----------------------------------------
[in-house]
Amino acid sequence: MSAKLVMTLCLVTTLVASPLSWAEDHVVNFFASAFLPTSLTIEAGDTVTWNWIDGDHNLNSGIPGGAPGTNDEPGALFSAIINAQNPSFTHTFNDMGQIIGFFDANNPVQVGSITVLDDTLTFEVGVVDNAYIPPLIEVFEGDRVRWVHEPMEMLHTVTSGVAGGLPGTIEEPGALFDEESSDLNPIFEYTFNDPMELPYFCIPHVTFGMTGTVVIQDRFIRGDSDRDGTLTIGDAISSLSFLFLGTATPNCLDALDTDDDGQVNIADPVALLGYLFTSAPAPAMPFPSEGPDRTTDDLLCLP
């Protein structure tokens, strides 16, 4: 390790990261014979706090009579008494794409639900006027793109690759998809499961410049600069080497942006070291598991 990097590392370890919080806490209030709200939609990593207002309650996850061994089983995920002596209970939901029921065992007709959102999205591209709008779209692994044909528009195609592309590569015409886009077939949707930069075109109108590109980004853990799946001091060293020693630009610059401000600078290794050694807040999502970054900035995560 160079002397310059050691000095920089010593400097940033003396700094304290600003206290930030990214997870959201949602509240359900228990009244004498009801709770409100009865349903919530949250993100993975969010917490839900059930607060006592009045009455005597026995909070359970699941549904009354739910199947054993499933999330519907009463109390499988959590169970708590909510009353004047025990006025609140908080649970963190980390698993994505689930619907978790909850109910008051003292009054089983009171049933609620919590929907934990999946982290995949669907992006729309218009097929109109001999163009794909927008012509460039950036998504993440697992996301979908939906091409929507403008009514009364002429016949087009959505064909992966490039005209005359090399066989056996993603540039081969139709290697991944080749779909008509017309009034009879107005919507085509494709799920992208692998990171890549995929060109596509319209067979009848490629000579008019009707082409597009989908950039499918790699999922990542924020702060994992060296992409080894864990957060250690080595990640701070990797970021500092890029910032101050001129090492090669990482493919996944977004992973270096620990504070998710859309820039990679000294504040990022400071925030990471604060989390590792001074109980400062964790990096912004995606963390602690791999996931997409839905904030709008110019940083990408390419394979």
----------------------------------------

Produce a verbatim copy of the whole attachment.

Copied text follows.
[in-house]
Amino acid sequence: MSAKLVMTLCLVTTLVASPLSWAEDHVVNFFASAFLPTSLTIEAGDTVTWNWIDGDHNLNSGIPGGAPGTNDEPGALFSAIINAQNPSFTHTFNDMGQIIGFFDANNPVQVGSITVLDDTLTFEVGVVDNAYIPPLIEVFEGDRVRWVHEPMEMLHTVTSGVAGGLPGTIEEPGALFDEESSDLNPIFEYTFNDPMELPYFCIPHVTFGMTGTVVIQDRFIRGDSDRDGTLTIGDAISSLSFLFLGTATPNCLDALDTDDDGQVNIADPVALLGYLFTSAPAPAMPFPSEGPDRTTDDLLCLP
């Protein structure tokens, strides 16, 4: 390790990261014979706090009579008494794409639900006027793109690759998809499961410049600069080497942006070291598991 990097590392370890919080806490209030709200939609990593207002309650996850061994089983995920002596209970939901029921065992007709959102999205591209709008779209692994044909528009195609592309590569015409886009077939949707930069075109109108590109980004853990799946001091060293020693630009610059401000600078290794050694807040999502970054900035995560 160079002397310059050691000095920089010593400097940033003396700094304290600003206290930030990214997870959201949602509240359900228990009244004498009801709770409100009865349903919530949250993100993975969010917490839900059930607060006592009045009455005597026995909070359970699941549904009354739910199947054993499933999330519907009463109390499988959590169970708590909510009353004047025990006025609140908080649970963190980390698993994505689930619907978790909850109910008051003292009054089983009171049933609620919590929907934990999946982290995949669907992006729309218009097929109109001999163009794909927008012509460039950036998504993440697992996301979908939906091409929507403008009514009364002429016949087009959505064909992966490039005209005359090399066989056996993603540039081969139709290697991944080749779909008509017309009034009879107005919507085509494709799920992208692998990171890549995929060109596509319209067979009848490629000579008019009707082409597009989908950039499918790699999922990542924020702060994992060296992409080894864990957060250690080595990640701070990797970021500092890029910032101050001129090492090669990482493919996944977004992973270096620990504070998710859309820039990679000294504040990022400071925030990471604060989390590792001074109980400062964790990096912004995606963390602690791999996931997409839905904030709008110019940083990408390419394979």